This entry was posted in 101 George Street, Addiscombe West, East Croydon, Jerry Fitzpatrick, Menta Tower, No1 Croydon, Patricia Hay-Justice, Property, Ruskin Square, Sean Fitzsimons and tagged , , , , , , , , , . Bookmark the permalink.

4 Responses to Call for objections to scheme that threatens No1 Croydon

  1. Ian Kierans says:

    This is a development more suited to Oxford Street as an Air B+B or Box Hotel. Better still it would be very much welcomed in Tokyo – hmmm maybe!

    The 50p Building is iconic and does not deserve to be occluded either. But planners do need to have pity on the 498 future inhabitants subjected to unreasonable conditions and the impacts on their mental health of living in a box. Just because on paper it says there are 498 homes does not mean they fit that description or are fit for that purpose.

    The Croydon planning department needs to regain some credibility and are being given a golden opportunity to do this.

    The three Councillors would be better served by removing that Departments delegated powers until they are ethically, morally and competently capable of exercising such power in the interests of Croydon and its residents who they seem to forget they have a duty to.

    In the meantime and with respects to those Councillors I will petition against this on the grounds required plus others including population density lack of service provision along with incredibly poor taste

  2. Hazel swain says:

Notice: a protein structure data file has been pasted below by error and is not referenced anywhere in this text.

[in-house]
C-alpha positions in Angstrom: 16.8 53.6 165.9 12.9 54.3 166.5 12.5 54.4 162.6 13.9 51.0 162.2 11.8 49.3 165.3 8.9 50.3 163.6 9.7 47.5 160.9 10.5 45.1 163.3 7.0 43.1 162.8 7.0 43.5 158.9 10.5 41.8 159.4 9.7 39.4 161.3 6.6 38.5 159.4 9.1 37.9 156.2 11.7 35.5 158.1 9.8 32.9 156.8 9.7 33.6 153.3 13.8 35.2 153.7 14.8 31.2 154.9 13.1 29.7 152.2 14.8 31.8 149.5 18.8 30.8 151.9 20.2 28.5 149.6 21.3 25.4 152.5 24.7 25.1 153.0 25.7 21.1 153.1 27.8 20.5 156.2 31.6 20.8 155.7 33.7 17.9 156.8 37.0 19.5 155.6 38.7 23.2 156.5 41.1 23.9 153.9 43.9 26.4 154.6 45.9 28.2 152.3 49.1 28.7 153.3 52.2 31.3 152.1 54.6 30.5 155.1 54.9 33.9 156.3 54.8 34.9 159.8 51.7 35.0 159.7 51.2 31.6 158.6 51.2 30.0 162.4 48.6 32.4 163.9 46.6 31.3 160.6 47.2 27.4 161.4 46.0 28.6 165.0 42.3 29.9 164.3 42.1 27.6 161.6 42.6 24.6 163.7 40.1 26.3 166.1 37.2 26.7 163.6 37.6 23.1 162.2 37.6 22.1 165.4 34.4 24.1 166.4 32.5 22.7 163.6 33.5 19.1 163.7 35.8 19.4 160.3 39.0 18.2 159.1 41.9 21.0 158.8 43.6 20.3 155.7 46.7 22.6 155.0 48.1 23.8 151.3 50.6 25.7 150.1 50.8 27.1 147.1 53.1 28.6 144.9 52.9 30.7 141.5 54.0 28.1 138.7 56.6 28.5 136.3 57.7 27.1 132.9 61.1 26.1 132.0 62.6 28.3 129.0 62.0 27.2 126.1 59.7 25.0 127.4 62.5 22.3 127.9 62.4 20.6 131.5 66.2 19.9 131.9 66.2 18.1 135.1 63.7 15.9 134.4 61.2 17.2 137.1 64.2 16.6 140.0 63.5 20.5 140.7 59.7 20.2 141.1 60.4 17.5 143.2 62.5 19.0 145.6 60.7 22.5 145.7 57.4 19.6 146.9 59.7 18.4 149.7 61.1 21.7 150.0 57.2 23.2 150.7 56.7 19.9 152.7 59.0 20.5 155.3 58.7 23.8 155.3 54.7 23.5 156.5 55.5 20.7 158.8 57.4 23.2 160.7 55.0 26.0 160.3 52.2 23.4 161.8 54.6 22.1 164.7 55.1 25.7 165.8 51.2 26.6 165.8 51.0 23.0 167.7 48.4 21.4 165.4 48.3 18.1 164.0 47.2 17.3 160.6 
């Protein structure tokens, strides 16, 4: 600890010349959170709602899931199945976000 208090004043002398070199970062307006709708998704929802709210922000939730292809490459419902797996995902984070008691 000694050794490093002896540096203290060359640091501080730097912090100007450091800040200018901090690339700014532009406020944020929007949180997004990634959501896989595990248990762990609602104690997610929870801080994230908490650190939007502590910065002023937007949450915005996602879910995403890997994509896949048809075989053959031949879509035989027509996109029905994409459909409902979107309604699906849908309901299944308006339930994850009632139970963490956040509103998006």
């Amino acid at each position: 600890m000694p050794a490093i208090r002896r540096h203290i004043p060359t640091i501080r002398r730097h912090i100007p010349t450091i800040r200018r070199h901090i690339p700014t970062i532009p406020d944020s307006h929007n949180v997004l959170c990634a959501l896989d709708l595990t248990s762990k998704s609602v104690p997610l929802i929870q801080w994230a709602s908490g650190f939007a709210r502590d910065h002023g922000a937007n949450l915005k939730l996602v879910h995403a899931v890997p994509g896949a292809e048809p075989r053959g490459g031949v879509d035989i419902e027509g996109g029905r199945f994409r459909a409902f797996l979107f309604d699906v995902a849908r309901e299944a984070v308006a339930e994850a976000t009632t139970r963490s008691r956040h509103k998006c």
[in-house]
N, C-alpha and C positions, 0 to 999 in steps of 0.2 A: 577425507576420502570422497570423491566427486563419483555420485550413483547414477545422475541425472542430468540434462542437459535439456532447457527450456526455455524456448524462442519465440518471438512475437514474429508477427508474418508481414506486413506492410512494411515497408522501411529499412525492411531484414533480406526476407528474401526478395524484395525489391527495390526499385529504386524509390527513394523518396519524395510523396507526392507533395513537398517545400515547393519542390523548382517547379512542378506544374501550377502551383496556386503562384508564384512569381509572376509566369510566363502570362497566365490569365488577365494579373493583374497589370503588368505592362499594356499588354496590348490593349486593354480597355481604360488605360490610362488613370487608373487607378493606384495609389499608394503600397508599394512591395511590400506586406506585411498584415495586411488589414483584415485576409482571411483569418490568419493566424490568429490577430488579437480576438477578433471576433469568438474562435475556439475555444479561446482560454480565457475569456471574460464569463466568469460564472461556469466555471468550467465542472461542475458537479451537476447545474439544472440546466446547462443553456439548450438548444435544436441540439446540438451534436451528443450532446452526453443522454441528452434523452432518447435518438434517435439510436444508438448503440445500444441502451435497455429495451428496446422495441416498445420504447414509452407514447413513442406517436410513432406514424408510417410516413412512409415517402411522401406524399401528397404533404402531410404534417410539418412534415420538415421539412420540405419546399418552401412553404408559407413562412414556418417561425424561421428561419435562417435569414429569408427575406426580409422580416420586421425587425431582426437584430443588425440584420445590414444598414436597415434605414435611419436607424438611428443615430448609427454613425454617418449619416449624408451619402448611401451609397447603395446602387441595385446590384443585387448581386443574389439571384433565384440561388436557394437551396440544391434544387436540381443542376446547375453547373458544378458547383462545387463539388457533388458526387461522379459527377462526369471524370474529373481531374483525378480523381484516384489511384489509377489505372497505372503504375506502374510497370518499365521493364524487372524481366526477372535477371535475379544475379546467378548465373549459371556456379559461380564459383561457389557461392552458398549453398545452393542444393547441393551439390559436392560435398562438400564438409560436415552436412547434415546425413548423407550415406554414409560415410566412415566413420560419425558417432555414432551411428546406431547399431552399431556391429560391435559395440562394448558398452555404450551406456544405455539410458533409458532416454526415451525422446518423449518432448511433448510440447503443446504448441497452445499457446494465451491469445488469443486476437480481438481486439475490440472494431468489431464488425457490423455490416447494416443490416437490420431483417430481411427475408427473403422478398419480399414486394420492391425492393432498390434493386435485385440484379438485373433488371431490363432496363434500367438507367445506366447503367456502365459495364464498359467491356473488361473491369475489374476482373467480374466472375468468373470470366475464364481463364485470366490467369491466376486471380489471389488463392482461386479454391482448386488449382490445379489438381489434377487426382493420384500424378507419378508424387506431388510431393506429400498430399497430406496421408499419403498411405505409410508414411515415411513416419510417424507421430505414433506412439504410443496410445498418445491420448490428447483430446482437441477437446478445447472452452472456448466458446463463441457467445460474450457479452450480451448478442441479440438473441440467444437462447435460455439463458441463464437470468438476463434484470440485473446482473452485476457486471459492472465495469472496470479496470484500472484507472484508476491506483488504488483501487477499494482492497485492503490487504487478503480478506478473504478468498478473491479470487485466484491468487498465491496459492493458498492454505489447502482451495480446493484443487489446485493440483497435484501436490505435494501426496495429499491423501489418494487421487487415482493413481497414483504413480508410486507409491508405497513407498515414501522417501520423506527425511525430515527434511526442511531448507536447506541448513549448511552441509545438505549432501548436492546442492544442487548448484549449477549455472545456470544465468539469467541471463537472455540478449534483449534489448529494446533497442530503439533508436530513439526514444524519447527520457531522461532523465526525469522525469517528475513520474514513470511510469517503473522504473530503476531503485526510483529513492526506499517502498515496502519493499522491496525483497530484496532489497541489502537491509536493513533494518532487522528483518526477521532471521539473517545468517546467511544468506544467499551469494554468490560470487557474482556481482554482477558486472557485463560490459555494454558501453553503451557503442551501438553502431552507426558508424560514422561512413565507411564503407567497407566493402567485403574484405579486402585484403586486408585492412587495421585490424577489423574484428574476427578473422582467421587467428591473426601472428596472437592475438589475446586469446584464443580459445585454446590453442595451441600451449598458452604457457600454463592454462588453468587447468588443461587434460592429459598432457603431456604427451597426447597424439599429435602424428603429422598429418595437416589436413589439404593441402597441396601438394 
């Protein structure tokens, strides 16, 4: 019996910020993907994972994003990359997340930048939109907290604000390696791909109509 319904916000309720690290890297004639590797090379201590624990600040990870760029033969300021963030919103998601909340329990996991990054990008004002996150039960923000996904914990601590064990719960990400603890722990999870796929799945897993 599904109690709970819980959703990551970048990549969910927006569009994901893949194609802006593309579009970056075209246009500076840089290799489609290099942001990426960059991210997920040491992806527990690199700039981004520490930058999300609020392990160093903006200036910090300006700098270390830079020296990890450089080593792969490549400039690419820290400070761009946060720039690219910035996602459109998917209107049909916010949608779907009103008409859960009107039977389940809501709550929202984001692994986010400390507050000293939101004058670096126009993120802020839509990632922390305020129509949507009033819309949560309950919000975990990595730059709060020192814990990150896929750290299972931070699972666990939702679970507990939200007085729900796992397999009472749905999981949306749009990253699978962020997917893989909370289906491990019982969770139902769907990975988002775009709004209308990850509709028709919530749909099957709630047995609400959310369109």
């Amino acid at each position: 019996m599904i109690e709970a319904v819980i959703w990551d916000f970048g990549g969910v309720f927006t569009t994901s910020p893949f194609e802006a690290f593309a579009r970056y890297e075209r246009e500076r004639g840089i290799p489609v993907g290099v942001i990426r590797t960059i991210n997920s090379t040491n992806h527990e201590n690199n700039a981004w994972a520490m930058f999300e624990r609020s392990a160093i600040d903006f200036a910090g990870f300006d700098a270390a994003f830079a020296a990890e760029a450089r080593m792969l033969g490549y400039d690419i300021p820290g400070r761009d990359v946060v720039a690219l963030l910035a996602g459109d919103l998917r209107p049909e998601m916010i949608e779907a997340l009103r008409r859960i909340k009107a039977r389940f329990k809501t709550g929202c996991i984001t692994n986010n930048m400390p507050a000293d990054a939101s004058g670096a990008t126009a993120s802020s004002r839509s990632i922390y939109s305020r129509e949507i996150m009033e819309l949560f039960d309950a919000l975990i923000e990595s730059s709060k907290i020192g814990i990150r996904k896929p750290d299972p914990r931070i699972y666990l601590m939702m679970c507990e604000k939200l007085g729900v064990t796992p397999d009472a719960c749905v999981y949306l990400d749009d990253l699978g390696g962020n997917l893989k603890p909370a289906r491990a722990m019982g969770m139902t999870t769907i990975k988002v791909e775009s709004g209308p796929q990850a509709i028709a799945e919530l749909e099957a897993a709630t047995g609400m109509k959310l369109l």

residents of Croydon are sick of over development and living in a wind tunnel caused by these massive block ( empty !!) .. spread the housing needs across the country .. not just London and the South East …..Croydon looks like Blade Runner town …

  3. If the new block complemented the old, it might be acceptable. But it doesn’t. There’s no architectural merit in it. It’s cheap and nasty, and a blot on the landscape, the kind of crap the Brick by Brick would draw up and that pillock Paul Scott would approve.

  4. Lewis White says:

    Hasn’t the Council got an urban design policy for the area ? One centred on No 1 Croydon, and stating that buildings around it should be lower ?

    The architects of the much -criticised “Purley Tower” aka the Baptist Church site, designed a careful and respectful massing of buildings stepping down from the tower, along Banstead Road, to meet the lower height of the Purley Library. This was supported by the Planning department Urban designers.

    I feel really sorry for them– the architects, the developer, the Baptist Church –that while their scheme fully respected the Library as viewed from Banstead Road, meanwhile, someone in the very same Planning Department gave permission (or the Planning Cttee Councillors did) for the crass and appalling lump of a block that now is nearing completion just to the North side of the poor library. It replaced a very ugly trio of Edwardian houses, and sadly shares something of their ugliness.

    Talk about a quart crammed into a pit pot. Talk about architecturally out of scale.

    I hope that the new Mayor has a vision that will stop such outrages as that inflicted on the Libary from its new neighbour.

    As to the proposed stack of micro apartments? This has to be a race for the bottom in terms of living conditions. Slum of the future ???